This is probably the most common question that new domainers have. They want to know if they have struck gold with their latest brainwave or at least a little more than it cost to register that domain.
The bottom line
Your domain is worth what someone will pay for it. Sounds annoyingly obvious and totally fails to answer the real question. The real question is “what is the objective value of my domain?”. Unfortunately domaining is an area where there are no true agreed upon objective criteria for valuation.
You will see all sorts of numbers touted as differentiating the good from the bad. Which ones are useful and which ones are not?
The shorter the domain name, the easier it is to remember and the more valuable it is, we are told. Untrue. Will you remember YBVX.com tomorrow? You may say ok, lets add that the name has to be a proper word to the criteria. Yahoo and Google and many others have gained value through branding so we must add that the domain name should be a generic proper word.
This is still not objective. Gambling.com would likely be worth more to a domainer than top.com. Why? Because gambling is a big industry with demand online. A potential buyer is far more likely to pay top dollar for a gambling domain. The extreme might be true e.g. domaining.com versus multiculturalmystery.com but multi-word phrases can be quite memorable.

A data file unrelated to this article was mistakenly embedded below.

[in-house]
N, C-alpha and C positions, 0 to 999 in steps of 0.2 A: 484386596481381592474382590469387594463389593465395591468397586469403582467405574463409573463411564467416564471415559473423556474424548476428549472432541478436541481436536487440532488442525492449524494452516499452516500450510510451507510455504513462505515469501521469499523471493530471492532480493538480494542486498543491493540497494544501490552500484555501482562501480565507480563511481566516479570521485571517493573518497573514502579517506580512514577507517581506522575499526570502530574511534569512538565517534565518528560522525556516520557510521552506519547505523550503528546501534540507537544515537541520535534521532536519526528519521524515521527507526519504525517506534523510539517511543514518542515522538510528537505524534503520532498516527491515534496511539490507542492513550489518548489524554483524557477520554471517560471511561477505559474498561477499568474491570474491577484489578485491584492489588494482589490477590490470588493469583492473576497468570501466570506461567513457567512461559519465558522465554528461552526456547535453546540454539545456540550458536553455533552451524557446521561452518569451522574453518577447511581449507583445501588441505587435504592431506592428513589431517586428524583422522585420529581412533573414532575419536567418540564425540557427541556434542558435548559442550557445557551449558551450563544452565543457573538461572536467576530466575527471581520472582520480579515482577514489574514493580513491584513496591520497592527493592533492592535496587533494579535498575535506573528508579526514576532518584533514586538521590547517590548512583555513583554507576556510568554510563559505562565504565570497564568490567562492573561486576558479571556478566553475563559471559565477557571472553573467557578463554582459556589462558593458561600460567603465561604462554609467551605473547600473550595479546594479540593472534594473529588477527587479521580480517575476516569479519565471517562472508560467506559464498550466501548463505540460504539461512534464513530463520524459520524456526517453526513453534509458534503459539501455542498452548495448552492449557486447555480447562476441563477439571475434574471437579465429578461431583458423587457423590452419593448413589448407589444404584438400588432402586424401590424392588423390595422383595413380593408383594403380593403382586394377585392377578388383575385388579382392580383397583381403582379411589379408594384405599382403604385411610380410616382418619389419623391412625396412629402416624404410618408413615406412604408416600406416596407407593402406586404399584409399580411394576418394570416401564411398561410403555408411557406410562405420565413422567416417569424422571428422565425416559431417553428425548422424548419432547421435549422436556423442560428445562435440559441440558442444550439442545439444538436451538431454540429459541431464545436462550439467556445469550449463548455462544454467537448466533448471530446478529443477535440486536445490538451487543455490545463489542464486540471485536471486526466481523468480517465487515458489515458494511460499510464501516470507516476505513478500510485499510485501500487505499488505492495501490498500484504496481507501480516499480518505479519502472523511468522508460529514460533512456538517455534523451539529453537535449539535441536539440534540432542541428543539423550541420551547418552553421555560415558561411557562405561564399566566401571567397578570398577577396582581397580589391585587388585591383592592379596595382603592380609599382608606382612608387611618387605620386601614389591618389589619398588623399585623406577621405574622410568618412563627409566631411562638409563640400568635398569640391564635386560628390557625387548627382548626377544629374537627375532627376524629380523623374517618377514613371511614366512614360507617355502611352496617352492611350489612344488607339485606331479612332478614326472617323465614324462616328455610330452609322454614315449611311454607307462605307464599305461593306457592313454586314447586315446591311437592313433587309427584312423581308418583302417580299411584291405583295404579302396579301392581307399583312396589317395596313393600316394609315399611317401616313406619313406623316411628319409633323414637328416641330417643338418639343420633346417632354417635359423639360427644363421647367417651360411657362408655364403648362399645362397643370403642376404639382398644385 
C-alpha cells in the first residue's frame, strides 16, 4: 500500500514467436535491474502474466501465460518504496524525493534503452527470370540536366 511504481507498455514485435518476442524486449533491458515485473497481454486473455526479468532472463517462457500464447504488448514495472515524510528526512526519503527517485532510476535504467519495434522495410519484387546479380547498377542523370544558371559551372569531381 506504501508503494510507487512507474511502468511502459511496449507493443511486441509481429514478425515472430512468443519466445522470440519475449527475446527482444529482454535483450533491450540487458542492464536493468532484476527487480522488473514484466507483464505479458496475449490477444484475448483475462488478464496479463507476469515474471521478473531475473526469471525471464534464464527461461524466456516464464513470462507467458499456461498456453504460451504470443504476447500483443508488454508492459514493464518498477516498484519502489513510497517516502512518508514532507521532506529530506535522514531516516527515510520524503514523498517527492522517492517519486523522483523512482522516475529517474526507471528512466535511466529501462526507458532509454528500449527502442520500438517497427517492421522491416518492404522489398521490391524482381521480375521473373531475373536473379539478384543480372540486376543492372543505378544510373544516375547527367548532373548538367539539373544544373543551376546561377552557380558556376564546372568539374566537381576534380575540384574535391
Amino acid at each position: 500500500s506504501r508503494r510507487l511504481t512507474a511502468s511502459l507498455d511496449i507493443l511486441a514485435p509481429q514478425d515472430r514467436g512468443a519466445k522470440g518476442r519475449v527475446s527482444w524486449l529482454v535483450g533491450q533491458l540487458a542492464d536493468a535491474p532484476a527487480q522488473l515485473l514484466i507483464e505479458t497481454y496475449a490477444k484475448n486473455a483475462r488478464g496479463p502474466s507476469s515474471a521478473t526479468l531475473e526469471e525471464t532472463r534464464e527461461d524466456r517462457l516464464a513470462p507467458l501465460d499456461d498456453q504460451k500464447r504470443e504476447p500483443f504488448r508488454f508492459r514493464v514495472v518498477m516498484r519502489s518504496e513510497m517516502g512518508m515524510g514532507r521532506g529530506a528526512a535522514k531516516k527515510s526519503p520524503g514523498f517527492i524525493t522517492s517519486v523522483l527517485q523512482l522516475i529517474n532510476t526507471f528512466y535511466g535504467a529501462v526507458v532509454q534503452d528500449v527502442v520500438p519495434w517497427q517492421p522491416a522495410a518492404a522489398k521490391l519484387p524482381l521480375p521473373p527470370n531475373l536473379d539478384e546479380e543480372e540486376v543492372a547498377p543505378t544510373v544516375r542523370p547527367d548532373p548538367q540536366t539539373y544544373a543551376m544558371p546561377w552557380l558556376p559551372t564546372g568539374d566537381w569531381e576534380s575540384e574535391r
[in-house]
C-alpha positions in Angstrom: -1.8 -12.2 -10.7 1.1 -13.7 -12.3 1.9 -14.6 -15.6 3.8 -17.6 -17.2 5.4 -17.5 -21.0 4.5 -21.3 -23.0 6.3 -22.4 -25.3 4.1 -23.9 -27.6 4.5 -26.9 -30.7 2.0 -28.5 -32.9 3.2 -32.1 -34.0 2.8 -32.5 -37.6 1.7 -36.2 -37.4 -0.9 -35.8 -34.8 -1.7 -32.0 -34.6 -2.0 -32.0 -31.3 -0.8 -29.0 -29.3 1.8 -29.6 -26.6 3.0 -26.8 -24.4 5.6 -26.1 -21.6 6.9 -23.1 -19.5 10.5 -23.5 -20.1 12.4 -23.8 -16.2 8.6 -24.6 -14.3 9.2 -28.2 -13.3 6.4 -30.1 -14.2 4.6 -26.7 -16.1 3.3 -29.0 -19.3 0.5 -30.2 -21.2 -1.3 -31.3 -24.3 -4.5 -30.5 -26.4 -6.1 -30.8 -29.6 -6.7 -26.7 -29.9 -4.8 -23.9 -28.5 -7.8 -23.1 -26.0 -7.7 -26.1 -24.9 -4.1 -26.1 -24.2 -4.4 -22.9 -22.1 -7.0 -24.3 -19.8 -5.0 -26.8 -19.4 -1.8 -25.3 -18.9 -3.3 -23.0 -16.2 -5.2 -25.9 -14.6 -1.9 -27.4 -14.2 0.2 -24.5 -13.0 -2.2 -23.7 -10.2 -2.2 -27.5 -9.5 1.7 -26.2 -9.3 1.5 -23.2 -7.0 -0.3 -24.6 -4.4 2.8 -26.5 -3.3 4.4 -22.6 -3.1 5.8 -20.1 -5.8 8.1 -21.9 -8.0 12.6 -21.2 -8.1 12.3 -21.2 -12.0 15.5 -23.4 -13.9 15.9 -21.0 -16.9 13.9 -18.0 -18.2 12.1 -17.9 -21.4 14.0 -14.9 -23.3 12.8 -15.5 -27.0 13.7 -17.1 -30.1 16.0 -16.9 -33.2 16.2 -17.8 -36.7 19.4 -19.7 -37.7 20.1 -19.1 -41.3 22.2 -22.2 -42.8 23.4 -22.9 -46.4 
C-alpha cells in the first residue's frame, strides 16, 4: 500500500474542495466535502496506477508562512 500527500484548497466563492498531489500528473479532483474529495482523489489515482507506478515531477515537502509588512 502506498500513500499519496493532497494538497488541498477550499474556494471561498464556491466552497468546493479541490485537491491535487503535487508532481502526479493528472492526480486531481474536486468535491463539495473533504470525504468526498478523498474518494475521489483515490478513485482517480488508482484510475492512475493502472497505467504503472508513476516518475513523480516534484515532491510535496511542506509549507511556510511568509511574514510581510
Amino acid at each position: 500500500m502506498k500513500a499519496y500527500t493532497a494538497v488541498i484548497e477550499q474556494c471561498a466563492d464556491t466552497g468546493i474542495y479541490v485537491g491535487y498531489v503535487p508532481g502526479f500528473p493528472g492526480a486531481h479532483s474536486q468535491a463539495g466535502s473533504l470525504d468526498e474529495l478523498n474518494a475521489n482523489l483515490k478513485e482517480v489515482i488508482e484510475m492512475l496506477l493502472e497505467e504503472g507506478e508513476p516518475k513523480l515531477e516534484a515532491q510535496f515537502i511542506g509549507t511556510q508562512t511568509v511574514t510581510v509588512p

A subset of this “rule” are the short domain names that are not proper words. There are various valuations given depending on the letter used (L stands for letter so LLLL.com is a 4 letter domain). While many companies do use 4 letter acronyms, the vast majority of buyers in this area are resellers looking to offload to another reseller and turn a bit of a profit. There is also a common fallacy that these domains are not subject to trademark. LLLL acronyms can be trademarked and you should be careful to research if you buy in this area.
The more visitors the more valuable a domain. Not true. Visitors to different industry domains convert differently and the ads pay differently often varying from pennies to 10s of dollars. Be highly suspicious of traffic statistics as they can be manipulated all too easily. Be especially aware of statistics collected over a short period e.g. 1 or 2 months. If you were to base your domain valuation of Christmas.com on traffic in July or December, you would end up with wildly different valuations.
Traffic on an expired domain may come from previous clients of the website but this will drop off as the clients realise the site is gone. These days with arbitrage out the window, you will not gain much from links to the domain either.
At first glance, this seems like a good objective criterion but it too is fatally flawed. Unless it is a stellar parked domain, the earnings number will not be that large and so calculating based on a multiple of yearly earnings will not result in a large number. This however becomes more reasonable if you are looking to value a large portfolio since the usual driver for the buyer are earnings.
Perhaps the biggest flaw in this method is the potential unrealized earnings of a domain. This is the potential for development. The best sales will be to end users ready to develop. These buyers will largely ignore any parked earnings and be starstruck by their dreams for a website. They will often value a domain at a much larger price than a domainer or reseller.
I will review other valuation criteria next time and tell you what you can use as a guideline.